Note No. 5963
13 September 2005

Note to Correspondents

Leaders Invited to Sign, Ratify Key Treaties at 2005 World Summit

Nuclear Terrorism Treaty to Be Opened for Signature

NEW YORK, 12 September (UN Headquarters) -- United Nations Secretary-General Kofi Annan has invited Heads of State and Government attending the 2005 World Summit to take the opportunity to sign, ratify or accede to key treaties for which the Secretary-General is depositary.  This continues an initiative begun at the Millennium Summit in 2000 that has since become an annual treaty event held during the opening of each General Assembly.

More Heads of State or Government are expected to participate in this year's Summit than at any previous international meeting ever, and expectations for such a high level of participation extend to the treaty event, as well.  Heads of State or Government and Foreign Ministers do not need "full powers" to sign treaties.  Treaty actions to be undertaken during the treaty event can be scheduled any time during the three-day Summit for any treaty deposited with the Secretary-General.

A high level of participation among world leaders is expected at the treaty event.  A special area has been set aside for this purpose, near the Kuwaiti Boat by the Delegates Entrance to the General Assembly Building.

The treaties selected for this year's event, rather than focus on any specific aspect of international law, as has been the case in the past, reflect what the Secretary-General calls "the central challenge for the twenty-first century" -- "to fashion a new and broader understanding ... of what collective security means".  In his letter to Heads of State and Government inviting them to participate in this year's treaty event, the Secretary-General wrote, "Ours is an age of unprecedented interconnectedness.  The destinies of peoples around the world and the threats they face are interwoven; and ... 'we all share responsibility for each other's security'."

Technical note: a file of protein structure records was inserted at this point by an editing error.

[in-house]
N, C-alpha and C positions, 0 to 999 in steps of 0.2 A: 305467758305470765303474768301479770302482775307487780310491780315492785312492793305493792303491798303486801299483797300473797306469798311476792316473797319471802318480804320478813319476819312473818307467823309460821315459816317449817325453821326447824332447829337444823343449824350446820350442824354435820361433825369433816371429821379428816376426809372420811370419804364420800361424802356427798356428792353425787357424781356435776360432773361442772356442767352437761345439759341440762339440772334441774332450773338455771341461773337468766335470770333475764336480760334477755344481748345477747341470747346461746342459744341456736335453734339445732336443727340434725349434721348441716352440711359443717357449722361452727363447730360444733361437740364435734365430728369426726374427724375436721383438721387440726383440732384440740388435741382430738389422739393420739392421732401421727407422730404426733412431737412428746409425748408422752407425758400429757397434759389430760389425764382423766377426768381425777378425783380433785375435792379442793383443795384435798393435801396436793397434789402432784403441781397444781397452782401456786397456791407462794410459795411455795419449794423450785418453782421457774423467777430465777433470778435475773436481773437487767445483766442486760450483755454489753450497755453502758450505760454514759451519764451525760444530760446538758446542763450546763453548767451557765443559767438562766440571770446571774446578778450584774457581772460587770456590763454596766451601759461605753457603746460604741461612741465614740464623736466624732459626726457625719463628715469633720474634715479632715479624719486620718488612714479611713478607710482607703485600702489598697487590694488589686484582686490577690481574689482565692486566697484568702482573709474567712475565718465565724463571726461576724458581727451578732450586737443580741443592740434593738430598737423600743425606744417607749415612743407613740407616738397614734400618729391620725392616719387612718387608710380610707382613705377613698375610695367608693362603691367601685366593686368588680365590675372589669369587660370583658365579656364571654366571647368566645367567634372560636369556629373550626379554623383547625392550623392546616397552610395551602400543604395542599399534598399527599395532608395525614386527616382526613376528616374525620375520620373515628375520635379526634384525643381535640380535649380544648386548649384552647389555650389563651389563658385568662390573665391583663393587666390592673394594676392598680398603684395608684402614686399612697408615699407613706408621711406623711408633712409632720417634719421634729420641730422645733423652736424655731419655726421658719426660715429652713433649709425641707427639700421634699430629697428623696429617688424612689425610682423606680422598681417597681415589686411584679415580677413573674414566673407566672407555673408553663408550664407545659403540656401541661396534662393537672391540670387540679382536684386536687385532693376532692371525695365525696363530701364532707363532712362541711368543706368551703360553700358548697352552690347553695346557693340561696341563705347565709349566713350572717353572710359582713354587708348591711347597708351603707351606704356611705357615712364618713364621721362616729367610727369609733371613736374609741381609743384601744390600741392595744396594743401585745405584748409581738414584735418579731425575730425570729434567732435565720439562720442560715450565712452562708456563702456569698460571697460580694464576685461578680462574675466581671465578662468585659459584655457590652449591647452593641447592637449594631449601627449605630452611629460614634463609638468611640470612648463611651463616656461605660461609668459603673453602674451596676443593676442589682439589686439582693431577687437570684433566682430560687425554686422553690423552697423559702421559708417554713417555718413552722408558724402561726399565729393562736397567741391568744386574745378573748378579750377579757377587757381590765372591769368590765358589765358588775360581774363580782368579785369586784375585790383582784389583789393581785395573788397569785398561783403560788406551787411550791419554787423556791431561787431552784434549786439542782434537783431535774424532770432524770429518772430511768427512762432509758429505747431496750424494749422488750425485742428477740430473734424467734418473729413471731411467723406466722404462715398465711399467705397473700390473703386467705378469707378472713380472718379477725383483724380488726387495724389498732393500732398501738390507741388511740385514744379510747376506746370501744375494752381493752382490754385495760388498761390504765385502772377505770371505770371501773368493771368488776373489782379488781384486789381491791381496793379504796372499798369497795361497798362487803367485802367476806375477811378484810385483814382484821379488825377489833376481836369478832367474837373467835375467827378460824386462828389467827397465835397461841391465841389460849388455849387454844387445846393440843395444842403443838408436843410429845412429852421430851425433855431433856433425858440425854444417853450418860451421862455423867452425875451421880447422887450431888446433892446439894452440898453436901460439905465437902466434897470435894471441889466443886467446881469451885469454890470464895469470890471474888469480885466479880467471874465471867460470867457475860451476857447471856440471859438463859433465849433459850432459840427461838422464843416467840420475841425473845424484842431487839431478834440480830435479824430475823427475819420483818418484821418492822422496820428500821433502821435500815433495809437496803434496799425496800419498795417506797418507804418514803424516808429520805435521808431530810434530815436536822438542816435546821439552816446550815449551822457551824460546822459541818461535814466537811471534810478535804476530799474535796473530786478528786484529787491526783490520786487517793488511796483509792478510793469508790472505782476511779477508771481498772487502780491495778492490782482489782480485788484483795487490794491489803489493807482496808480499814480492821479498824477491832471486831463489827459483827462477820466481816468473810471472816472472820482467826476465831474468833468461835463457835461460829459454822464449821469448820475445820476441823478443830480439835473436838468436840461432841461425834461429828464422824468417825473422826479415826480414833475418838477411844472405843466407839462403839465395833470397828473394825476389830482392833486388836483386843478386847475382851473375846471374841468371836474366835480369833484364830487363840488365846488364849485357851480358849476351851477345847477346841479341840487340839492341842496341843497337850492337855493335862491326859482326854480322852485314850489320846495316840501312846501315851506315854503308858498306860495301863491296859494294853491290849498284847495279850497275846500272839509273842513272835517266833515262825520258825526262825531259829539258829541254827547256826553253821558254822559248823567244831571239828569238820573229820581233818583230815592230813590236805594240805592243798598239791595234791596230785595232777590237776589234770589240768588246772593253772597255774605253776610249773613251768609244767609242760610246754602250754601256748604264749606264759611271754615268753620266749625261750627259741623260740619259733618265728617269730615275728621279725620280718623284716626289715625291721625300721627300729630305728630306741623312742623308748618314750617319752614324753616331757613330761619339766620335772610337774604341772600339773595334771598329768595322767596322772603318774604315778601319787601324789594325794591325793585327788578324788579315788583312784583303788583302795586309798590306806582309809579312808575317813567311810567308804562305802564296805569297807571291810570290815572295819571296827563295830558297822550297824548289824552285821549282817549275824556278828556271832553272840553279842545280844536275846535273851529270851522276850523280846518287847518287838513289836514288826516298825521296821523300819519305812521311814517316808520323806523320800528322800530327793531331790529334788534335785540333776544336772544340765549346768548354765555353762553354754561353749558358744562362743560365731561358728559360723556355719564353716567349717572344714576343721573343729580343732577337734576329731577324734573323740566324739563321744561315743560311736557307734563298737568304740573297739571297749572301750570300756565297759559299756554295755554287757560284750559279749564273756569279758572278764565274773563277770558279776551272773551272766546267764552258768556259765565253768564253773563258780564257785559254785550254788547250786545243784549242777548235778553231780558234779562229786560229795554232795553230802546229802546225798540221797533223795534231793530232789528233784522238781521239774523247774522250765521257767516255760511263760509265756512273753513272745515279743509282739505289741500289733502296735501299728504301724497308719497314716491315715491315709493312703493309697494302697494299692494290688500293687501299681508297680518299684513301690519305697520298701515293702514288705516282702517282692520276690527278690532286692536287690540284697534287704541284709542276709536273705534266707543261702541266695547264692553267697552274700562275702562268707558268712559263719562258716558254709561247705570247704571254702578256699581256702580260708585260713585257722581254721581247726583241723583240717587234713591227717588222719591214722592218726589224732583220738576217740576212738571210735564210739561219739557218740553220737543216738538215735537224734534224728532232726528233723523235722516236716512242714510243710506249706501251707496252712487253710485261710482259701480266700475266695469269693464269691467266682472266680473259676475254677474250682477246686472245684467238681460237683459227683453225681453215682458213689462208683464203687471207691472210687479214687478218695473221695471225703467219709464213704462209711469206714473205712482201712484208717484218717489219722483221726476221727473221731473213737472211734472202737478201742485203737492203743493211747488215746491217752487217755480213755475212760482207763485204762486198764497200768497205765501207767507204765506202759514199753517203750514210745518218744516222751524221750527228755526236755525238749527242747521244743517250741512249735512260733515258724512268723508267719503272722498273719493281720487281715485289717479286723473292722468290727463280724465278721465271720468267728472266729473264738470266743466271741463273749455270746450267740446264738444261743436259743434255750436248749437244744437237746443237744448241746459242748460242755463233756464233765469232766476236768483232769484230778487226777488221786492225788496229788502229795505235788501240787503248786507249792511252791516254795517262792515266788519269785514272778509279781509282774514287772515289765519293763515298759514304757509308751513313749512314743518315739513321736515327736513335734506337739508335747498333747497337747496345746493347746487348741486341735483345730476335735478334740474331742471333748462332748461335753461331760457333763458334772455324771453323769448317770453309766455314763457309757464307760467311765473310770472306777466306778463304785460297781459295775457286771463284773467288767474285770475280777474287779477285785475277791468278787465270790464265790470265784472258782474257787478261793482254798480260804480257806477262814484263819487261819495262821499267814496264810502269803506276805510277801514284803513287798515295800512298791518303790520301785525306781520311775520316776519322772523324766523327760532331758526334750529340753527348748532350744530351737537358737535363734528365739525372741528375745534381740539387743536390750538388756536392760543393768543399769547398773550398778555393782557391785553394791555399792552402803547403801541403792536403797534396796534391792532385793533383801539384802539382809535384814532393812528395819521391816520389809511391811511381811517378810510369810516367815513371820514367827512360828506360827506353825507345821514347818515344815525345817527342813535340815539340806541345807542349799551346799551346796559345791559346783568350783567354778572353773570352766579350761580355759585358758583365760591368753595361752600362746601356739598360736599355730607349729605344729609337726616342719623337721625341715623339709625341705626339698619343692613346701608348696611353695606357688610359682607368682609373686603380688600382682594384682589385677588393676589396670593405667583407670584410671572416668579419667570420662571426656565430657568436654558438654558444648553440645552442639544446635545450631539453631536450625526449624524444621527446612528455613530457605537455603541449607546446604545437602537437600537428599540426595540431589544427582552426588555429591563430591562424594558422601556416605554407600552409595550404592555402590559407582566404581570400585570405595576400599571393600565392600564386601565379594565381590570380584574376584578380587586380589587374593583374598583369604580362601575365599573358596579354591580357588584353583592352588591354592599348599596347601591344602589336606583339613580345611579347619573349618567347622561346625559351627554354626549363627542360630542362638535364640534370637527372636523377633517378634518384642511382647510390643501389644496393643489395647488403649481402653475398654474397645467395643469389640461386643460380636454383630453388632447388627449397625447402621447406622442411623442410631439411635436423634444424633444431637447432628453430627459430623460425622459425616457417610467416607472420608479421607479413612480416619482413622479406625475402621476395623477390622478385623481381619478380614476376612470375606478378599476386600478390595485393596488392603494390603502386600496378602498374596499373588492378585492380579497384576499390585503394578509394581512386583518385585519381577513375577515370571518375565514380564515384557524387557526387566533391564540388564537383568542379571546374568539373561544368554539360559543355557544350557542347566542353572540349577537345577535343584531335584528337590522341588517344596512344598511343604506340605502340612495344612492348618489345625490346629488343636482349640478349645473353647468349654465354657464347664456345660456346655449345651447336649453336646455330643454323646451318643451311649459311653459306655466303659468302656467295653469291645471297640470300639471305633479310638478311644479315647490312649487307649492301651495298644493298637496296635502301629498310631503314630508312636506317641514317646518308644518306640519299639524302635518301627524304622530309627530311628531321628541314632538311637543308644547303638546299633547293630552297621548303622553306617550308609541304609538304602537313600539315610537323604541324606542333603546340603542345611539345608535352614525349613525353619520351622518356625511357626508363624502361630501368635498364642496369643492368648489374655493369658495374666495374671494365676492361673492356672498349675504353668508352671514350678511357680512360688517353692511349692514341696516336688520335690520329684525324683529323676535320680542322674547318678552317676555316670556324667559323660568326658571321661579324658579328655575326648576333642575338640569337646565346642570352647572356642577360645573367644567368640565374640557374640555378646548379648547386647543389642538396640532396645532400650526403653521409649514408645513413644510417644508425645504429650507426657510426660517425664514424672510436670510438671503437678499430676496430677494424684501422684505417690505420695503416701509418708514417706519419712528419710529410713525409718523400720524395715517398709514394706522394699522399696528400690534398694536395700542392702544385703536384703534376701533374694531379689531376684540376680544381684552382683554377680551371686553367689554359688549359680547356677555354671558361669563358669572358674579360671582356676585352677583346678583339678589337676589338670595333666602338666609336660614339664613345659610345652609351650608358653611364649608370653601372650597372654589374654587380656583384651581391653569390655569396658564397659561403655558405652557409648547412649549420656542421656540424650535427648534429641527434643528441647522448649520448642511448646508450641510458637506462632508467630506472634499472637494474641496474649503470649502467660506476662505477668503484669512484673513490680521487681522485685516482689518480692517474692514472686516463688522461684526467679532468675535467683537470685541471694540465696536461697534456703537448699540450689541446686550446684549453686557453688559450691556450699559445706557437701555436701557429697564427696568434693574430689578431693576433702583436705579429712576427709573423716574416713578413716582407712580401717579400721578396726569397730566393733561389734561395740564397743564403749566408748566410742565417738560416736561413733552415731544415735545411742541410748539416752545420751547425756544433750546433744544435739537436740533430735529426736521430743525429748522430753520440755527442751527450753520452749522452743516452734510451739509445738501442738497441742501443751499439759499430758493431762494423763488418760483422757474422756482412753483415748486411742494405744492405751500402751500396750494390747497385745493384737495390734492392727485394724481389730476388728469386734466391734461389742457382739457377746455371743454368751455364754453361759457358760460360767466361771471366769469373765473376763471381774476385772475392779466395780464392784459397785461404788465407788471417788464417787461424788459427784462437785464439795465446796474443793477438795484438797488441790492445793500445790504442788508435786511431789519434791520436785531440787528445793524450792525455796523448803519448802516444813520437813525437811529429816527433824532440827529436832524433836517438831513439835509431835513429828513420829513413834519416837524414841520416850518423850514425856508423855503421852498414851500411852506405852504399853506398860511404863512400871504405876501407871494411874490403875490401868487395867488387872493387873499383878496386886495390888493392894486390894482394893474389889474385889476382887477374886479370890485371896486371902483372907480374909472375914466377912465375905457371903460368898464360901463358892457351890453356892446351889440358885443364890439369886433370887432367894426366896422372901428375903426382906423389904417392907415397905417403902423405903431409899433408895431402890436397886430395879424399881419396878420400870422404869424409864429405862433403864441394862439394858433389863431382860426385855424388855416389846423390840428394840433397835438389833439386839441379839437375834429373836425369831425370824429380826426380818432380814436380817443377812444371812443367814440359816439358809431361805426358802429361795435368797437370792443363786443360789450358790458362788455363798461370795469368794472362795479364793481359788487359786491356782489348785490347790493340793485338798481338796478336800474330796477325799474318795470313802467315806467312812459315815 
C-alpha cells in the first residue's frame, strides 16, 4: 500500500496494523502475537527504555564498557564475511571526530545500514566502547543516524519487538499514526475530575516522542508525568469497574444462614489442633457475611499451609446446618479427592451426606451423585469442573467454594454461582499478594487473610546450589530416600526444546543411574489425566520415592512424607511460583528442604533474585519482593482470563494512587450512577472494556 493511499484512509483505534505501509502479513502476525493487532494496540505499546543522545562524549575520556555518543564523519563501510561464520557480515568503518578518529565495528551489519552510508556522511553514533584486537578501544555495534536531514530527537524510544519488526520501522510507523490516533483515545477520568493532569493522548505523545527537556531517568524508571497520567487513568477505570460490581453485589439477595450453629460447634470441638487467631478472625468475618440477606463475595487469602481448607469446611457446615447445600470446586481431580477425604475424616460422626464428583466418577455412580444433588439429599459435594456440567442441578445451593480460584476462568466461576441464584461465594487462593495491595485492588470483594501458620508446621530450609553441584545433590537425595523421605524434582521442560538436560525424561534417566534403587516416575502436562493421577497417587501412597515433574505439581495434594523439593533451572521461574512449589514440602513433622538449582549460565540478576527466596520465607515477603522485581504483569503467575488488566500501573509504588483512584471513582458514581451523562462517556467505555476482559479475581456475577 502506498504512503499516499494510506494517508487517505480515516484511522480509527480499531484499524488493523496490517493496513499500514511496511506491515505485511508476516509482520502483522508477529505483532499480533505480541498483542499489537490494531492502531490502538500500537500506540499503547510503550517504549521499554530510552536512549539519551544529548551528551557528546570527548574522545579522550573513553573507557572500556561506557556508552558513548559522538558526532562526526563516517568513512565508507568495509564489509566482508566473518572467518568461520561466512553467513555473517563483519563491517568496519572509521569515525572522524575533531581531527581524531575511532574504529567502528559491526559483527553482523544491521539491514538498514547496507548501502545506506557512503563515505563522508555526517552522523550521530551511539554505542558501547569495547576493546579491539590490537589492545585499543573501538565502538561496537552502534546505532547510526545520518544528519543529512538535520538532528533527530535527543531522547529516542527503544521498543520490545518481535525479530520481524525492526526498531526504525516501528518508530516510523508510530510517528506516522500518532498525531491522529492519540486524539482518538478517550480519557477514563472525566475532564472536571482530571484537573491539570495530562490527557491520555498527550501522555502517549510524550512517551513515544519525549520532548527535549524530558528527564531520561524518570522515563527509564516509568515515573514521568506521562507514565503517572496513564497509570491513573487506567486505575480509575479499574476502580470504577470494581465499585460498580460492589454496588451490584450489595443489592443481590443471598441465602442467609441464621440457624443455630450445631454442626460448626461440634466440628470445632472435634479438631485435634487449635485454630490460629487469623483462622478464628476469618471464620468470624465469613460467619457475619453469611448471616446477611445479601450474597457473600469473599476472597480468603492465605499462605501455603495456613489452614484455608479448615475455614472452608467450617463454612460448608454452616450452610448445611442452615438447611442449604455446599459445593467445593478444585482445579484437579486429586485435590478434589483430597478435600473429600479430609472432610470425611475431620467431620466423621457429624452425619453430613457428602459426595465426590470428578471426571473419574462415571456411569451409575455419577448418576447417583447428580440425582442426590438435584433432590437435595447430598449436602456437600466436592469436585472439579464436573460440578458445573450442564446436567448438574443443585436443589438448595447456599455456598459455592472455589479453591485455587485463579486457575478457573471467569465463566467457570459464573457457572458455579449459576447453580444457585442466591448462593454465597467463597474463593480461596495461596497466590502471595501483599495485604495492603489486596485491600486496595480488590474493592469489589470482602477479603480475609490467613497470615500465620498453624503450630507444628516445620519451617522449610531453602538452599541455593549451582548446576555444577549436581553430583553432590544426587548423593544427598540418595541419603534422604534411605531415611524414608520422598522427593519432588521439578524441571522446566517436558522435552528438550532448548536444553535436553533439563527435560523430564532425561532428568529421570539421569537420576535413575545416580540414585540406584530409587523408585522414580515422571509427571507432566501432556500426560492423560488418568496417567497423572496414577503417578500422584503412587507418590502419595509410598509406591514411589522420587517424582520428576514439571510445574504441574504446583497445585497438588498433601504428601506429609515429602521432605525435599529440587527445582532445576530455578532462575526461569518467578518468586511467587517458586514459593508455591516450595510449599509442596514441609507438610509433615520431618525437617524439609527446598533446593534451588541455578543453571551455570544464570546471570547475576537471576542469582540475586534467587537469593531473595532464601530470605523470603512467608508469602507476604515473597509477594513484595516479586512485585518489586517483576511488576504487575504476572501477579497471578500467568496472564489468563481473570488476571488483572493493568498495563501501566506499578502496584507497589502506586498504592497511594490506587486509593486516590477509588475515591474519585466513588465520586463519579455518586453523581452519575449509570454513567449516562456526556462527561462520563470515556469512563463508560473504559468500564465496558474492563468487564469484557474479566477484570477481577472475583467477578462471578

The 32 treaties featured at this year's event span a broad range of issues, including human rights, refugees, penal matters, terrorism, organized crime and corruption, the environment (including the Kyoto Protocol), the law of the sea, disarmament and health.

At this year's event, the recently adopted International Convention for the Suppression of Acts of Nuclear Terrorism will be opened for signature.  The United Nations Convention against Corruption, which was adopted in 2003, is expected to enter into force during the treaty event, as is one of the Amendments to the Constitution of the World Health Organization.  The Rome Statute of the International Criminal Court approaches its 100th ratification or accession.

Treaties Affect Millions of Lives Every Day

In his foreword to the booklet prepared for the event, Focus 2005: Responding to Global Challenges, the Secretary-General describes the 500-plus multilateral treaties deposited with him as "an impressive normative framework that is one of the most important achievements of the United Nations".  And he points out that, based on these norms, untold numbers of daily activities are carried out, by States, businesses and individuals -- activities involving transportation and shipping, commercial fishing, international trade, telecommunications, financial transactions and commercial arbitration, among many others.

Every day, the lives of individuals everywhere are directly affected by a global framework of treaty-based rules.  By increasing participation in -- and enforcement of -- these treaties, the international rule of law is strengthened, and the protection of the rights of peoples around the world is advanced.  The Secretary-General views the promotion of the rule of law as one of the main responsibilities of the United Nations, and, each year at the treaty event, he urges world leaders to rededicate themselves to the multilateral treaty framework.

Accredited correspondents are invited to access updated information on the status of various international treaties at the official United Nations website: . [User Name: treaty Password: 12345].

For additional information, please contact Palitha Kohona, Chief of the Treaty Section in the Office of Legal Affairs, tel: (212) 963-5047, or, in the Department of Public Information, Ellen McGuffie, tel: (212) 963-0499, e-mail: .

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